Naturally I like to read about the experiences of others in similar situations. I recently read an article in the New York Times called "I Hate Being Called a Good Dad" by Matt Villano. He points out that calling someone a "good dad" is like calling a black person "eloquent". Why would you presume we're not?! It's a hilarious account and a good point but I have to admit I'll take the "good dad" compliment and run with it.
Why am I not put off by someone seeing me hold my son's hand while I walk down the street who feels compelled to pull over to openly admire my skills as a father? (Yes, that happened) Probably because the only reason I'm out in public with him is to get just that kind of attention.
What kind of dad would need a stranger's affirmation like that? The kind of dad who polishes off and entire bottle of Syrah so his kids' books will be less painful to read, that's who! Nice to meet you.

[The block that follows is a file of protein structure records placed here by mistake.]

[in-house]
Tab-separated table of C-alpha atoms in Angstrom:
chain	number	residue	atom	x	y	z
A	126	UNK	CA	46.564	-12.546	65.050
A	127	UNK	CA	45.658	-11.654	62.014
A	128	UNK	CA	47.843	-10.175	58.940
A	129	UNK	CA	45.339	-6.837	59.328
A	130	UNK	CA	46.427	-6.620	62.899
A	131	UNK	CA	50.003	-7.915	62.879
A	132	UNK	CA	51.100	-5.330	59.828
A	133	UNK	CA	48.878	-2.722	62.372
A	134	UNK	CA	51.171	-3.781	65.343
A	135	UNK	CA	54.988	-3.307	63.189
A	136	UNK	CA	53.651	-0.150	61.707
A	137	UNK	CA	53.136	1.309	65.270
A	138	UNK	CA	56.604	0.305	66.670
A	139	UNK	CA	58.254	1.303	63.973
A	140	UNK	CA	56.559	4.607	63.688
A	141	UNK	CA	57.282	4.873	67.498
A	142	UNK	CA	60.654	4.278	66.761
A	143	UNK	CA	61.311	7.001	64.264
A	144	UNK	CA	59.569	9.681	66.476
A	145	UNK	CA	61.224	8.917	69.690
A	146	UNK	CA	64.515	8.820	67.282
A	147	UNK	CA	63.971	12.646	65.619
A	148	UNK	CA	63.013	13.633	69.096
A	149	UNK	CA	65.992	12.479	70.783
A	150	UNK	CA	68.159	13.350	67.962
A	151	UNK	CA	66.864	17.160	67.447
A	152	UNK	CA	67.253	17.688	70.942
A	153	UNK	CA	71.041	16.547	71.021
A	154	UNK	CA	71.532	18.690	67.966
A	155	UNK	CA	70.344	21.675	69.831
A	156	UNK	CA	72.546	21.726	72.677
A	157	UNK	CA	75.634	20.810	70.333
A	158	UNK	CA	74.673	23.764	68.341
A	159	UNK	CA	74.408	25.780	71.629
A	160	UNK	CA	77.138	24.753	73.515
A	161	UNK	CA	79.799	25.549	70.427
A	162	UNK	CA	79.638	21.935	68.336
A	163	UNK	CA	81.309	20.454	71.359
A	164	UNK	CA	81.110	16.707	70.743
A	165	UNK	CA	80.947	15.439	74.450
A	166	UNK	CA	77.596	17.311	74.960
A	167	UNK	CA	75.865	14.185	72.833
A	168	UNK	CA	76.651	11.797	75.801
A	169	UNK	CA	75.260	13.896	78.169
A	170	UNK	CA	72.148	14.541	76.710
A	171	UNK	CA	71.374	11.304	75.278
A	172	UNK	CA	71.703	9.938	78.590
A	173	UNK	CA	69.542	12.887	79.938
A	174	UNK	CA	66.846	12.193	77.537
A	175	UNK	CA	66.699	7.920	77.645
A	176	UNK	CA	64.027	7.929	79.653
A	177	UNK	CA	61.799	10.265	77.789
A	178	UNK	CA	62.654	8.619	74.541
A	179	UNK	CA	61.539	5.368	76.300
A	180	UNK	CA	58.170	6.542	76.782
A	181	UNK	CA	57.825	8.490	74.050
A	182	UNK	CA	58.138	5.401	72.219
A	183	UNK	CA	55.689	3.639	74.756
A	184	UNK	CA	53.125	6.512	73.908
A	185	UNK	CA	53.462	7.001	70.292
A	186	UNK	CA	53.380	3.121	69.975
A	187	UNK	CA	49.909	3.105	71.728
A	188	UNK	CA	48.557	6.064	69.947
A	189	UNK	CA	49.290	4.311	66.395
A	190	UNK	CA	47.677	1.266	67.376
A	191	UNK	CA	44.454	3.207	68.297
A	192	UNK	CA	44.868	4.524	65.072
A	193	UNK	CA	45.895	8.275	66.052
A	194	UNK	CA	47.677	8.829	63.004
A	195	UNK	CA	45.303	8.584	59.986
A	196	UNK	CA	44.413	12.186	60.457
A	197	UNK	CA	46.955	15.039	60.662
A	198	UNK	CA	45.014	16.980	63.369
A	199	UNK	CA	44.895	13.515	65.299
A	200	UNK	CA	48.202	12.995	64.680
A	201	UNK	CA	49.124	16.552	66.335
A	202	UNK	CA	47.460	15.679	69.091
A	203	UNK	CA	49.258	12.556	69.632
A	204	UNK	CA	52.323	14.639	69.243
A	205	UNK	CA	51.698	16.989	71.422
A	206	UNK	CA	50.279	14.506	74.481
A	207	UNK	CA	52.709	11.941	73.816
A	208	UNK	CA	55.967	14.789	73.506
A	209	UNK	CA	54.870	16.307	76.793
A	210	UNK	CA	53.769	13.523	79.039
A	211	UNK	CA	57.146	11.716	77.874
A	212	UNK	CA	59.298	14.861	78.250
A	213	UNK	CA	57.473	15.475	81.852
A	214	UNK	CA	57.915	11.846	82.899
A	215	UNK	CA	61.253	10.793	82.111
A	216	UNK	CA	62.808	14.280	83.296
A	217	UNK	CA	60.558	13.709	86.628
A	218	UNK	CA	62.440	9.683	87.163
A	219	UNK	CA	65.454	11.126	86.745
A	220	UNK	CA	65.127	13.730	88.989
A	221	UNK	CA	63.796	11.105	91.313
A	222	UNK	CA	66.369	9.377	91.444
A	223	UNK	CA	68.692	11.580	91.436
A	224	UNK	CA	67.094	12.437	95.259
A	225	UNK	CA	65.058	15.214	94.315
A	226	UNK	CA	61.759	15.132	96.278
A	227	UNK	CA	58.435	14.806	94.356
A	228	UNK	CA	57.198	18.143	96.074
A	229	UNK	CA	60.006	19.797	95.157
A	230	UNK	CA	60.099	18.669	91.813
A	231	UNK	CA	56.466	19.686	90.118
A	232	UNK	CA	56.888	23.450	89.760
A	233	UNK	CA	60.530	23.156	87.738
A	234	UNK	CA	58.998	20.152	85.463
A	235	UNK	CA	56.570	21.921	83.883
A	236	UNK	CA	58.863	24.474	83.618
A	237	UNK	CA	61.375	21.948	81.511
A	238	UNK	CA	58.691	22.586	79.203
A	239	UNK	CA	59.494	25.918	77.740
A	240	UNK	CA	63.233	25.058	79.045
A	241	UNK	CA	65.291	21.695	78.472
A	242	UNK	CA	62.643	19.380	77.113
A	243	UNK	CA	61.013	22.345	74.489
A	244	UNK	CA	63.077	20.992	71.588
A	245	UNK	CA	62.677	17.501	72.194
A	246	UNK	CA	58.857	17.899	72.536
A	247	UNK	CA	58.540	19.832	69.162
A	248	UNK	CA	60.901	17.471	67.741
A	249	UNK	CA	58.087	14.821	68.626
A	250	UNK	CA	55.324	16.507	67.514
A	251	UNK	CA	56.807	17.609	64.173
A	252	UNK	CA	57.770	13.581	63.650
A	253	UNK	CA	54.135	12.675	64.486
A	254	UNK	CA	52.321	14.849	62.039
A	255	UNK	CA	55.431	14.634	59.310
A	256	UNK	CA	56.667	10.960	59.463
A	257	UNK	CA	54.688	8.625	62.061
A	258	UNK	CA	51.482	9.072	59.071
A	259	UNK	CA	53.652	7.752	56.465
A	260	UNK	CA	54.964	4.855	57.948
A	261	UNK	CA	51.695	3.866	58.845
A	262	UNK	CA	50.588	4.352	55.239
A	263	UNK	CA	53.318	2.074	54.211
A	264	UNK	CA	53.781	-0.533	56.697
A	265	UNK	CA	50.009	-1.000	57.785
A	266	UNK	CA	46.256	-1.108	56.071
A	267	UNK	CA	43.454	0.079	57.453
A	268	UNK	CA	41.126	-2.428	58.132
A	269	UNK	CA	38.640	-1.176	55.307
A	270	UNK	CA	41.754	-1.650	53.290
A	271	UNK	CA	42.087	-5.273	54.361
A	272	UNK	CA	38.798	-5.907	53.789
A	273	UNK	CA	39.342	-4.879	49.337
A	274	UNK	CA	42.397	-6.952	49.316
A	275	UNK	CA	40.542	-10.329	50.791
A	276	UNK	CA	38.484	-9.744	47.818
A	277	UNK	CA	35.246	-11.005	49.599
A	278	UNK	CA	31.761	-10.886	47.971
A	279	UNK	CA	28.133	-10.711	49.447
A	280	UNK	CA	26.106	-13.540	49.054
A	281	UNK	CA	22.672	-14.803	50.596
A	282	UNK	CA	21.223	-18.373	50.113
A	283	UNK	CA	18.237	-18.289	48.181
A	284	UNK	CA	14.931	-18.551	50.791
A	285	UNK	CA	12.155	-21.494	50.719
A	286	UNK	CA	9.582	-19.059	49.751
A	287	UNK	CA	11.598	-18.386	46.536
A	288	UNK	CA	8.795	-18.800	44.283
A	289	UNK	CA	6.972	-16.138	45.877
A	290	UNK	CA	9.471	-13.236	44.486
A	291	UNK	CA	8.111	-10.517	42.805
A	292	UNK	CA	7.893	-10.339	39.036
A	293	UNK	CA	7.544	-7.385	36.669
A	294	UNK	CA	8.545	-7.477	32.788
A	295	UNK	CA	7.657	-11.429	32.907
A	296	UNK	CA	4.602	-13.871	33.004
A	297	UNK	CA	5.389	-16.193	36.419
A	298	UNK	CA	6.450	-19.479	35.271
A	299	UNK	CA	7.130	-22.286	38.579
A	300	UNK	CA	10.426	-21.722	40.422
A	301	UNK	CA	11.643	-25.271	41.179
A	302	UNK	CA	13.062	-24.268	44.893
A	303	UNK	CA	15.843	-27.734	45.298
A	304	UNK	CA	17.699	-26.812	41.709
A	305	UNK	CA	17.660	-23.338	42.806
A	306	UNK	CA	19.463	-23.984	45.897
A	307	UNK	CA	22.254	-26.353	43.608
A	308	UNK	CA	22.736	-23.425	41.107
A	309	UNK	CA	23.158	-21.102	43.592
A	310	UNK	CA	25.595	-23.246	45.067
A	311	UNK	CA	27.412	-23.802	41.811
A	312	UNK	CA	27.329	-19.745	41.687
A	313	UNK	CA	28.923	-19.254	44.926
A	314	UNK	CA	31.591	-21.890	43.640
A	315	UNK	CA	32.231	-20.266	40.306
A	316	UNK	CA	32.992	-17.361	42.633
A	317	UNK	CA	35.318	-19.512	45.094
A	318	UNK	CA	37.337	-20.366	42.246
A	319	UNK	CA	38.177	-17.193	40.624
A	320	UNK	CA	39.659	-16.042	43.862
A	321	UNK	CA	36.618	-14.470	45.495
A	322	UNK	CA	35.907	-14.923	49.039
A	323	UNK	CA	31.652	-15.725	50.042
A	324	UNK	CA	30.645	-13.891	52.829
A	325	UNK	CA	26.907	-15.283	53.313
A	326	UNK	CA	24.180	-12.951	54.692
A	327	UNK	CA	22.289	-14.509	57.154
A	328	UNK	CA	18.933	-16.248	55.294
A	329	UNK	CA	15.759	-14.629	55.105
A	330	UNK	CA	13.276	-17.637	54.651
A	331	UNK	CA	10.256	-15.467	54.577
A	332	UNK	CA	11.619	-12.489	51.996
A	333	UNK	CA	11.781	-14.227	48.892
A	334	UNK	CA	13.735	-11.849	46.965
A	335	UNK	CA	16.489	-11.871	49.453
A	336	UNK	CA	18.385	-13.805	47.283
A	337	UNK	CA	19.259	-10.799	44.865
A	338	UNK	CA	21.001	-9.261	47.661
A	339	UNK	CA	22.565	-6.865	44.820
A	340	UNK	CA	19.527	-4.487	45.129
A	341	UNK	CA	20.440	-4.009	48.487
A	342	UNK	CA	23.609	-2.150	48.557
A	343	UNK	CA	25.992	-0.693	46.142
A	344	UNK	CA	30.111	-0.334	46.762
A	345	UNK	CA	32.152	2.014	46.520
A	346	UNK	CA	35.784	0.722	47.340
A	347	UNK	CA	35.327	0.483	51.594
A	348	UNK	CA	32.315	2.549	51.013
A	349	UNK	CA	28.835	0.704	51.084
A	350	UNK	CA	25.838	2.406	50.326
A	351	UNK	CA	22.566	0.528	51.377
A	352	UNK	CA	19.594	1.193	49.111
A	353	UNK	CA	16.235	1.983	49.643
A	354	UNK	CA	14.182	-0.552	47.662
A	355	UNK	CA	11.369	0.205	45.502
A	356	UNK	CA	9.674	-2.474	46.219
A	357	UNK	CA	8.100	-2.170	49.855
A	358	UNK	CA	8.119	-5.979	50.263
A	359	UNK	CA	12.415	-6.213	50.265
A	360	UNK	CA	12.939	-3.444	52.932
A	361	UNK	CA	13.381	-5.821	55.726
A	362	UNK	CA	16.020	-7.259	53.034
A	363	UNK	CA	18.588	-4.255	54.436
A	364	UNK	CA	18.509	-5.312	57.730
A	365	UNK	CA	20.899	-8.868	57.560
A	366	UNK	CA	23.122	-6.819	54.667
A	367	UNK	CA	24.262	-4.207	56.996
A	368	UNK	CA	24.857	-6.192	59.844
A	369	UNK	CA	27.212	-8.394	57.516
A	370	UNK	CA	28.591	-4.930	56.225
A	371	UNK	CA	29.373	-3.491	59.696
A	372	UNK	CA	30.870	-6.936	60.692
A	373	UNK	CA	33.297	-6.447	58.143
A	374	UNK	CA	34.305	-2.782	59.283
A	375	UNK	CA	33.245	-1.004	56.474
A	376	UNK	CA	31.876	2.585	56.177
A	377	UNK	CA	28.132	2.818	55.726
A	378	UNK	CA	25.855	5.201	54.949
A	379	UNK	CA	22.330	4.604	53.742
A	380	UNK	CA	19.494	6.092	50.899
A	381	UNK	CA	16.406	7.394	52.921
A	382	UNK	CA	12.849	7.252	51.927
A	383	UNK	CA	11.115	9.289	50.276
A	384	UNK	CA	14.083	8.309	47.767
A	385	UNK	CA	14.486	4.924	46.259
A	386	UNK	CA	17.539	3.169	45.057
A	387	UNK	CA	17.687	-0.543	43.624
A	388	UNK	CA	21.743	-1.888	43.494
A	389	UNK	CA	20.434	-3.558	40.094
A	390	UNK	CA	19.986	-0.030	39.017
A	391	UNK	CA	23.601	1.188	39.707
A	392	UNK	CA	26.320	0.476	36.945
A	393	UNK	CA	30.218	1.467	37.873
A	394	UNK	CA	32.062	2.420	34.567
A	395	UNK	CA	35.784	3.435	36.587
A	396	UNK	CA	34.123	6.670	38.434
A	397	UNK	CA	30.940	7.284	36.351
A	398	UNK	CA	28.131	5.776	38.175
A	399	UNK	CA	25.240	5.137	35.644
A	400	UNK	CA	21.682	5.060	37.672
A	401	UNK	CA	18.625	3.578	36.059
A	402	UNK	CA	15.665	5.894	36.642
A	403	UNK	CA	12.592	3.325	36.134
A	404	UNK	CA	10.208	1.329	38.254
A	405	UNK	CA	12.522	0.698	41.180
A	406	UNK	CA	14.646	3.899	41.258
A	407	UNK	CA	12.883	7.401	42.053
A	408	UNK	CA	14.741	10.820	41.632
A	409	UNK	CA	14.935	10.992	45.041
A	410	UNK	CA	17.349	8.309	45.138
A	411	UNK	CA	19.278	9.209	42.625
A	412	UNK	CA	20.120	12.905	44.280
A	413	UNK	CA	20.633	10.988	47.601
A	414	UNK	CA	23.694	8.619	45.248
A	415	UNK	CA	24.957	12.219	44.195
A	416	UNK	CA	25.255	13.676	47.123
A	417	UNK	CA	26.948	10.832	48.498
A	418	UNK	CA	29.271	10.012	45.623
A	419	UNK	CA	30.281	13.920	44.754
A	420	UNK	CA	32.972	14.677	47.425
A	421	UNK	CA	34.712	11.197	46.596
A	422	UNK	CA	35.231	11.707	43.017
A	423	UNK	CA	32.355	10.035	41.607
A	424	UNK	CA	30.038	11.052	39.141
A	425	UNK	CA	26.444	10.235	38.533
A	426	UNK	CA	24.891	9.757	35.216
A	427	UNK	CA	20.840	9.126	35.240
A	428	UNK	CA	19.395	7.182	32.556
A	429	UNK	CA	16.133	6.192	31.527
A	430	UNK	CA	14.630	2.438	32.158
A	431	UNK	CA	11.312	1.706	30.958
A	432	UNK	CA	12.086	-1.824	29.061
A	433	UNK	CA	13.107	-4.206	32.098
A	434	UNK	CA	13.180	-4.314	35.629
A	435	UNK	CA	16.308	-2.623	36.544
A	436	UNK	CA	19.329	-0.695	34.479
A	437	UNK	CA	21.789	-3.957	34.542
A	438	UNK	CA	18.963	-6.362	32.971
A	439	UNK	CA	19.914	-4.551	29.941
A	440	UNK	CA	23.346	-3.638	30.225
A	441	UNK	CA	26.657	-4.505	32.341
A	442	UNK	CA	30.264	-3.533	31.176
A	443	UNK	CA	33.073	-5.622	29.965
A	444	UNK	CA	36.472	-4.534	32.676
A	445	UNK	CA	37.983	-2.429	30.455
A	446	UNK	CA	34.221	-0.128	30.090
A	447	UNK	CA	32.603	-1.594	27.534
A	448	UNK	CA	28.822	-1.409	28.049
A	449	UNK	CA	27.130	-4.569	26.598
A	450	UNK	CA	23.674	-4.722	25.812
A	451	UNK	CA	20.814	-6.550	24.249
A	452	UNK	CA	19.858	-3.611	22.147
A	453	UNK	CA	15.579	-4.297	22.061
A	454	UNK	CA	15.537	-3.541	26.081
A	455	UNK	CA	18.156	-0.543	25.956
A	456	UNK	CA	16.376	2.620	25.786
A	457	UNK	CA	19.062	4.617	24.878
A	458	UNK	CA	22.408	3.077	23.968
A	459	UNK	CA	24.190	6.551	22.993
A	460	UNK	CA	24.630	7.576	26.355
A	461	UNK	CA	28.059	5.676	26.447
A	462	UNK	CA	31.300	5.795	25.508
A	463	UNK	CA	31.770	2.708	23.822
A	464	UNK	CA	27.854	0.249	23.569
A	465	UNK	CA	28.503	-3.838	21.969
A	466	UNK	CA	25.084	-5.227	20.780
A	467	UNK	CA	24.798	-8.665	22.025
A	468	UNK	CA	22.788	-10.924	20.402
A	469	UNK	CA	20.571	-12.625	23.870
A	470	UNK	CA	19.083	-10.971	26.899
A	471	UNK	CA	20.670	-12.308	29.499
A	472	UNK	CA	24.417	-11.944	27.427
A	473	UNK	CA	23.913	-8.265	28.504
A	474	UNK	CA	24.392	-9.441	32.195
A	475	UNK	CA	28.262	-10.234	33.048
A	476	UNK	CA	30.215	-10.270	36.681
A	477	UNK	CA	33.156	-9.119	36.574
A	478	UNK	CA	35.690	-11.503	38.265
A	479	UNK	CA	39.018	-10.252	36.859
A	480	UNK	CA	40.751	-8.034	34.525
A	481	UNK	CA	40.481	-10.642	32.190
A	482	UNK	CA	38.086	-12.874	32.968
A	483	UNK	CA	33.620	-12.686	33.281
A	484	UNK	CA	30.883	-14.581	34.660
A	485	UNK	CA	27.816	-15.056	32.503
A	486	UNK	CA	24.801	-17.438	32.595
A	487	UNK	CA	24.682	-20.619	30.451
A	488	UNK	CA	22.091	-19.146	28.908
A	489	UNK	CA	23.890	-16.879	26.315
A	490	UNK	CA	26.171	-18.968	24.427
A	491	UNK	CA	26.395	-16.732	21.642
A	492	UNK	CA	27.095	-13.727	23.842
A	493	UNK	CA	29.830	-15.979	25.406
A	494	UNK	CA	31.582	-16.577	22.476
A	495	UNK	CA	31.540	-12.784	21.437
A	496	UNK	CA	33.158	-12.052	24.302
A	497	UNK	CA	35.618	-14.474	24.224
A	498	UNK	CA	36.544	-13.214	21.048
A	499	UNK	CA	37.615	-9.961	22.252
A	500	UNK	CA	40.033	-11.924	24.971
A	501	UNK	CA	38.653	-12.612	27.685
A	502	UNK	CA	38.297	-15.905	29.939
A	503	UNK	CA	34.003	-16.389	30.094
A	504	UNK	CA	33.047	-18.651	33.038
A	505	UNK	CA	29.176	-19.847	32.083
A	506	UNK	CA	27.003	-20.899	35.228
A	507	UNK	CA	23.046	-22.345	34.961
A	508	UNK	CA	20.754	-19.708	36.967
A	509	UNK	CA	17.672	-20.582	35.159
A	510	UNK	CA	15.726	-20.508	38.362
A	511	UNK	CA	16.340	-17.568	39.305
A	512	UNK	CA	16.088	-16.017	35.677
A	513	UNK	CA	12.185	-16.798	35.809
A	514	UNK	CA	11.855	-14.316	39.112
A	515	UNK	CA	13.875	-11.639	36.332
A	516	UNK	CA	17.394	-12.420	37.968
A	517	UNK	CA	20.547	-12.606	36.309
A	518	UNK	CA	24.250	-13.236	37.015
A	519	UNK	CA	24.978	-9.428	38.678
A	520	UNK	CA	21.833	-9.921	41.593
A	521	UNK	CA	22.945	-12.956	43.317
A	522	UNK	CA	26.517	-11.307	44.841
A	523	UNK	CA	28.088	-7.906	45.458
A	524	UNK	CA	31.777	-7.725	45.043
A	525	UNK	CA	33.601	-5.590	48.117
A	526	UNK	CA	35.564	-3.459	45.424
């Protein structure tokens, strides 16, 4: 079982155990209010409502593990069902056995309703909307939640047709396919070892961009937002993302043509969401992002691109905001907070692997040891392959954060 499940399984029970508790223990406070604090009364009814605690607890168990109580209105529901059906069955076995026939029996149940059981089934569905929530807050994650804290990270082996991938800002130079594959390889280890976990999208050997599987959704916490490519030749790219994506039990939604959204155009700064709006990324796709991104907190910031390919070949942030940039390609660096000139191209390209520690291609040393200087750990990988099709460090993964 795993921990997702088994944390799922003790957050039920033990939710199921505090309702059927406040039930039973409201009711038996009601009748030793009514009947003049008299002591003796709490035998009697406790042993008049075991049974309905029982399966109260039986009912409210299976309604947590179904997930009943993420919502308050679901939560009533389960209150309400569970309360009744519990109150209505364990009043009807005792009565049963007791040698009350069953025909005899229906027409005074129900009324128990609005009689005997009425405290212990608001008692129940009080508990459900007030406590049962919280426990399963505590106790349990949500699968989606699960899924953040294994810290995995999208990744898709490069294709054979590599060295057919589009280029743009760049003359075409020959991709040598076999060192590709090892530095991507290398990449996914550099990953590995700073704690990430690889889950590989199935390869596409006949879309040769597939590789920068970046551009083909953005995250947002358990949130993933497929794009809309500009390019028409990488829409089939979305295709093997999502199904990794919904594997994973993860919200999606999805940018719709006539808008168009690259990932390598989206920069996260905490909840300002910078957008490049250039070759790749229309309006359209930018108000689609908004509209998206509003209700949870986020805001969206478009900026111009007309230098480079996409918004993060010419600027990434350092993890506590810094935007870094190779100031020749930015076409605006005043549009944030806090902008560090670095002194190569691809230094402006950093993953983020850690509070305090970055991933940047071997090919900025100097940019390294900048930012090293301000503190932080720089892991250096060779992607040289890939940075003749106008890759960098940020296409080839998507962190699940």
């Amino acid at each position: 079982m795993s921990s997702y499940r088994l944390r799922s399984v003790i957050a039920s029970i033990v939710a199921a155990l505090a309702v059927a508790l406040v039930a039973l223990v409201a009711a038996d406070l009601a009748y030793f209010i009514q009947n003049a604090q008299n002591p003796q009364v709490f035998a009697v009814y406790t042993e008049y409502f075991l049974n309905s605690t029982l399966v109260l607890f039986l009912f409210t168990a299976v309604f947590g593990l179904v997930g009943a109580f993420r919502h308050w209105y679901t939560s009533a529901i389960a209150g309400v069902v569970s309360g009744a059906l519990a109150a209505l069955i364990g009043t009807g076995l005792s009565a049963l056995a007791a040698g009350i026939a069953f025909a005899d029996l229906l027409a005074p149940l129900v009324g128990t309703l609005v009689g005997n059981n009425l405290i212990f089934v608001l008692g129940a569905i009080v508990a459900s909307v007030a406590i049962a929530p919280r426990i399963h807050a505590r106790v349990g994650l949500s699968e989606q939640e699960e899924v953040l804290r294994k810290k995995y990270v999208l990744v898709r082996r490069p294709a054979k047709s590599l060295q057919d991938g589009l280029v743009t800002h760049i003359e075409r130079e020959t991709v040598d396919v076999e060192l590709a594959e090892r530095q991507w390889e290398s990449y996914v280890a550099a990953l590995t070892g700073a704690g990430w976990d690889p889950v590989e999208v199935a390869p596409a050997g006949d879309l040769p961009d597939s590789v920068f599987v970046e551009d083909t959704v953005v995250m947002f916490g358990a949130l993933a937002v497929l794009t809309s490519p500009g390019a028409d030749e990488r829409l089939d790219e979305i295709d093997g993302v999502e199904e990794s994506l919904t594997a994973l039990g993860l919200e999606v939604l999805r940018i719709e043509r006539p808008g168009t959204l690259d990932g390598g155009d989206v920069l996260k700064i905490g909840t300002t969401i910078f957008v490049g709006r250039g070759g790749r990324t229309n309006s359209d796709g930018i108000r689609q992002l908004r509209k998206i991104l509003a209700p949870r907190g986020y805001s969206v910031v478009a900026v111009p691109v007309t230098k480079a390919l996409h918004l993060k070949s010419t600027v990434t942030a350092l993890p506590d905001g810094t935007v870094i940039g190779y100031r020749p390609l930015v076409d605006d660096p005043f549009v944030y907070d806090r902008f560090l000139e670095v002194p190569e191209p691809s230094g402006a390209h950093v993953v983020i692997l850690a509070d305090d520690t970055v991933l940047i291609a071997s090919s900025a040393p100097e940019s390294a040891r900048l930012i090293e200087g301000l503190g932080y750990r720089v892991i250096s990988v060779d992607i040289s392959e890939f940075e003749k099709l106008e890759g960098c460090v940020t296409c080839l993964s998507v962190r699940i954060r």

Just a few weeks ago I read another article in the Huffington Post called "Why You're Never Failing as a Mother" by Amy Morrison. It's a great article, but note the gender specific title. There's a reason for that.
Men make crappy parents. We really shouldn't be left alone with our kids. Maybe it's in our nature. I mean, we're supposed to be out killing, not 'caring', right? At our best (i.e. after a few beers) we're a blast! We'll act like idiots, roll in the dirt, build forts, do the voices when we read, and teach the fine art of the well-timed finger pull. At our worst (i.e. anytime no one is watching) we do just the absolute minimum to keep them alive and not completely miserable. For example, since I'm obviously really busy right now, and it's my day alone with the boys, I went so far as to put on a video and kick over their toy box. In an hour I may or may not "make lunch".
It may not be fair for me to generalize but it's my blog, so I'll do what I want. Now if you'll excuse me the screaming is starting to sound kind of "hungry". I've got some cheese to cut.